I first picked up The Raggedy Ann Stories — a reproduction of the original stories first written in 1918 — because the illustrations are so beautiful. The quality and style of children’s book illustrations from early in the last century are endlessly appealing to me. Plus, my children’s bedrooms tend to take on a vintage vibe and this book fit in well.

But one day, we read it. And LOVED it. I felt a little bit dumb — Raggedy Ann has been a tried and true children’s icon for generations, why was I surprised the stories were good? (Maybe it’s because many current icons, like My Little Pony and Barbie, aren’t based on stories at all.)

The writing is lovely. The language sounds a hundred years old, and I like my children to hear it. And the stories are so sweet and kind — bravery, honesty and friendship are each reccuring themes. Some of those dolls in the playroom are quite snobby to little Raggedy Ann, but she always forgives.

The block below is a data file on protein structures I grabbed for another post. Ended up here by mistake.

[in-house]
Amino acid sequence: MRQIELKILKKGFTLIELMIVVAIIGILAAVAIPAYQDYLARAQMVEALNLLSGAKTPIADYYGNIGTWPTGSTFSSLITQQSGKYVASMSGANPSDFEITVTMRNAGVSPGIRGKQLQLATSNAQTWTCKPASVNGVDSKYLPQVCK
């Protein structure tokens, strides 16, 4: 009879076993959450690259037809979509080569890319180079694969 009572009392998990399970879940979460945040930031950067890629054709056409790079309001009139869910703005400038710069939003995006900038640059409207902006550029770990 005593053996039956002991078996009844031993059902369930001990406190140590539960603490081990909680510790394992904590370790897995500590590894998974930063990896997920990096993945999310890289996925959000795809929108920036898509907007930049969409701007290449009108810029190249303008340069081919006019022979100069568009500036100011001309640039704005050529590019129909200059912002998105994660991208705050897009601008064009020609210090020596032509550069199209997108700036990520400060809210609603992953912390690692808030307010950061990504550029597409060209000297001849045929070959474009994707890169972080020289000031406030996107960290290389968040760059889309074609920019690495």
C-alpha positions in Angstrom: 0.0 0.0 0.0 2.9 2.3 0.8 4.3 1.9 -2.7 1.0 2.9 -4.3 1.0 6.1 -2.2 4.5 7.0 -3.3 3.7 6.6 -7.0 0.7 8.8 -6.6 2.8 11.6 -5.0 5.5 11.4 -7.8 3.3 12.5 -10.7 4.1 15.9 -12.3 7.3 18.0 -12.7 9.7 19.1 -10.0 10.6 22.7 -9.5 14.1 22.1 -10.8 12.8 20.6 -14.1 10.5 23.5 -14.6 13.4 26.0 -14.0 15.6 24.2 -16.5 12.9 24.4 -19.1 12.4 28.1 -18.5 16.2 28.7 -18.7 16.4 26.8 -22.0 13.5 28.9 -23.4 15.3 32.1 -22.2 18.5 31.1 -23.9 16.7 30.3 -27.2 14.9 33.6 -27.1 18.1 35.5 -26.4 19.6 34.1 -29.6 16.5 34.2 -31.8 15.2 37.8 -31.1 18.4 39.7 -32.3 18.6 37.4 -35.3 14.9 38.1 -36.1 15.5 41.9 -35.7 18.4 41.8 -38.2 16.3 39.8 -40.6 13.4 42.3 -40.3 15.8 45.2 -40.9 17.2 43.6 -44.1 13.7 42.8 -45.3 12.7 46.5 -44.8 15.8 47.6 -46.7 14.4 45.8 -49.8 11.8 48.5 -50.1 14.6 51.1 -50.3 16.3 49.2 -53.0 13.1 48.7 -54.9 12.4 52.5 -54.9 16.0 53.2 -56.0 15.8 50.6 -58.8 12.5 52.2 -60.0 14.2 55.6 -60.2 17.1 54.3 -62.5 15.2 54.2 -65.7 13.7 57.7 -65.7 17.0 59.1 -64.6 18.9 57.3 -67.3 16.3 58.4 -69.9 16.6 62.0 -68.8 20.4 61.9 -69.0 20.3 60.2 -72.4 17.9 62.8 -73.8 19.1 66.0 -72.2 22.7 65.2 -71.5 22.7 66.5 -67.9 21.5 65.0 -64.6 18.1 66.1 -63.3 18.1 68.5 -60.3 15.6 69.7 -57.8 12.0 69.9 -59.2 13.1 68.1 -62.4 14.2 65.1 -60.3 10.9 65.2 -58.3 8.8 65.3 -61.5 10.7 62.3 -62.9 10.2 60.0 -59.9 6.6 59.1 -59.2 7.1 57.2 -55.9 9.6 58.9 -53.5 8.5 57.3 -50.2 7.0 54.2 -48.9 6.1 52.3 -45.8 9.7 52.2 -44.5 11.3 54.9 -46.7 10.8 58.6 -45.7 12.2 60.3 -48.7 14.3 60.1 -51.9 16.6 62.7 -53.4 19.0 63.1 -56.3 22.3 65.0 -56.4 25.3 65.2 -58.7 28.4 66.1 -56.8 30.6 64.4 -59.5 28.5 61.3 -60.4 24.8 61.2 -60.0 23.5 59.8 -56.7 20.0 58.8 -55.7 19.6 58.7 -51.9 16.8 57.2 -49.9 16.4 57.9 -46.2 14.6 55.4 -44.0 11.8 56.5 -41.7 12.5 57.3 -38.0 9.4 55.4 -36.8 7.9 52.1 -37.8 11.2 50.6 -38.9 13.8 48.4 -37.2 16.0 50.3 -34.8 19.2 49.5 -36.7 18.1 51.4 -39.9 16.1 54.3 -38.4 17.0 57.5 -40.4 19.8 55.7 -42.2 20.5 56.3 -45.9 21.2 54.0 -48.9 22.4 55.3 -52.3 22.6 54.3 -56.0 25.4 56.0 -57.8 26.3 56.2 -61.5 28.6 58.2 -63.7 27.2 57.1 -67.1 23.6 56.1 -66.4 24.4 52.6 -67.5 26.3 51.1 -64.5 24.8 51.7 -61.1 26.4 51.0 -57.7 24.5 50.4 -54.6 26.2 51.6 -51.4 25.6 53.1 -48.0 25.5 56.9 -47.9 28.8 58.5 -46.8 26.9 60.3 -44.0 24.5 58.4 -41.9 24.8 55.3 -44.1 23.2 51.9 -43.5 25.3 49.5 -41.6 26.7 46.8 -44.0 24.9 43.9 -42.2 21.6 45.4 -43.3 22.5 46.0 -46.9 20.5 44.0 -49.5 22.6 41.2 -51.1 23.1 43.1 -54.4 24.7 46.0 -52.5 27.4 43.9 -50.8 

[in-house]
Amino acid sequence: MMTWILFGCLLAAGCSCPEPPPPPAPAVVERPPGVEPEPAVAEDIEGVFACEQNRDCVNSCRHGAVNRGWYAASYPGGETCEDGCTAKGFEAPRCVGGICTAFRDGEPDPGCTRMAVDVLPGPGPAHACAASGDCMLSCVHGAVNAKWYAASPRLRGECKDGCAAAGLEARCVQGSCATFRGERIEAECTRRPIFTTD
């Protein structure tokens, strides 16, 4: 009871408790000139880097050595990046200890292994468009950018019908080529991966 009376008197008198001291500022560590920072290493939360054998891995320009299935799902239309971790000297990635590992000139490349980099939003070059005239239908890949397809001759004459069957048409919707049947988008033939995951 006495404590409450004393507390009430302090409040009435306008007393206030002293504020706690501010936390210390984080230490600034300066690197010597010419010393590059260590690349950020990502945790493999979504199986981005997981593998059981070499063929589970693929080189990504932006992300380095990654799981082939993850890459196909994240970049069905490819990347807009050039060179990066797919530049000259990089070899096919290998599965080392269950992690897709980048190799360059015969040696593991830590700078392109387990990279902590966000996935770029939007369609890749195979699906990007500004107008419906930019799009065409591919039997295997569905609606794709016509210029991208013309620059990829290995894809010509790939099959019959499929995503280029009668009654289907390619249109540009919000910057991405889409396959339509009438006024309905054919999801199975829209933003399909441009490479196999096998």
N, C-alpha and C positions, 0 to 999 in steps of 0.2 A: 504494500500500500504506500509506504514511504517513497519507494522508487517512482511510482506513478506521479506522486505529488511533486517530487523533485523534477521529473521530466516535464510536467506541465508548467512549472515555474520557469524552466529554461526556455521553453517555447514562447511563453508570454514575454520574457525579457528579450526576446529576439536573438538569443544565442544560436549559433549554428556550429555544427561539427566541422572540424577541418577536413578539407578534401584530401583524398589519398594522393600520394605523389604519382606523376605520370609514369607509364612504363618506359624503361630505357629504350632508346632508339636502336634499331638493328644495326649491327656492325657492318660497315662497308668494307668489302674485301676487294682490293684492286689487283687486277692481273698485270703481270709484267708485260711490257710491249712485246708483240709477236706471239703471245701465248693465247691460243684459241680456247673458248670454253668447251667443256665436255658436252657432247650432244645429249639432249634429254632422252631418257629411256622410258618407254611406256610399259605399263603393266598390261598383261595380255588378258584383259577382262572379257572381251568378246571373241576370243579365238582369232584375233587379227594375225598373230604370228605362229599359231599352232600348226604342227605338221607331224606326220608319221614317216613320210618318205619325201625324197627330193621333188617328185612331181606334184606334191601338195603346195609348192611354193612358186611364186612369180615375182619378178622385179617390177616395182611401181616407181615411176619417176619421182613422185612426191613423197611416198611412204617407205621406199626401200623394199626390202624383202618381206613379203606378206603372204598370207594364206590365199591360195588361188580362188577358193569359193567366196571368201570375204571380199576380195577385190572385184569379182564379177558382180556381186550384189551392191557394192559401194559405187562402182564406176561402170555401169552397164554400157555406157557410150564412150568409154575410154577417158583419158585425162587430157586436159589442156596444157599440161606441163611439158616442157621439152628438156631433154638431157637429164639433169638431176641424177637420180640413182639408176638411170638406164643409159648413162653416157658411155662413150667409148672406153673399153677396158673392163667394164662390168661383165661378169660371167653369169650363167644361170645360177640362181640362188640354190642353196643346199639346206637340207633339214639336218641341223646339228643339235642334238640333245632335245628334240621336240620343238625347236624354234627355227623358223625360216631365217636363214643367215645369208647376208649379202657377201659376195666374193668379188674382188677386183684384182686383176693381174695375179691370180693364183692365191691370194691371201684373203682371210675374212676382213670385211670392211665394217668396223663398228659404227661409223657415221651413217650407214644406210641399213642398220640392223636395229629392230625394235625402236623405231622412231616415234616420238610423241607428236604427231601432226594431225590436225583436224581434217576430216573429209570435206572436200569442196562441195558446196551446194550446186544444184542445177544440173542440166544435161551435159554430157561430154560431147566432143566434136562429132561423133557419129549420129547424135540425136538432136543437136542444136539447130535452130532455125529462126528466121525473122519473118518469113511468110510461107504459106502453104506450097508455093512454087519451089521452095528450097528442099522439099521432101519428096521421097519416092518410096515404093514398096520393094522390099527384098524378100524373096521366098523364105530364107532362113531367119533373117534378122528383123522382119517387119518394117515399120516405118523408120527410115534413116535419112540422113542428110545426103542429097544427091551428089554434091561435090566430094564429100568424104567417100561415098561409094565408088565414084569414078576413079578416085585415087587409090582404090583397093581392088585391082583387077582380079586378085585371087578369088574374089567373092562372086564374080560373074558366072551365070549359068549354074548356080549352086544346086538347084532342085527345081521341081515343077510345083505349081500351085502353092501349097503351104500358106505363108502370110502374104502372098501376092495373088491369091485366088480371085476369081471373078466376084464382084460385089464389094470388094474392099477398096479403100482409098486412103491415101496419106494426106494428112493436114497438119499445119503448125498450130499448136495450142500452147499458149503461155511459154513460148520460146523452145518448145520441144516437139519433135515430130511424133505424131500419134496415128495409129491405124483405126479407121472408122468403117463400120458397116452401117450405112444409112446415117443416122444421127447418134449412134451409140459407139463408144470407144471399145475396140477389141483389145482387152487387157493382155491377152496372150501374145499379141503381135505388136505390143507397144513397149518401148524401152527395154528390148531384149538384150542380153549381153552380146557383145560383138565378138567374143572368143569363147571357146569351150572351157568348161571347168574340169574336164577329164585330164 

We also have another volume called Raggedy Ann and Andy and the Camel with the Wrinkled Knees. In my opinion, it’s not nearly as good as the original — maybe Johnny Gruelle sold out with the later stories when he realized he had a hit.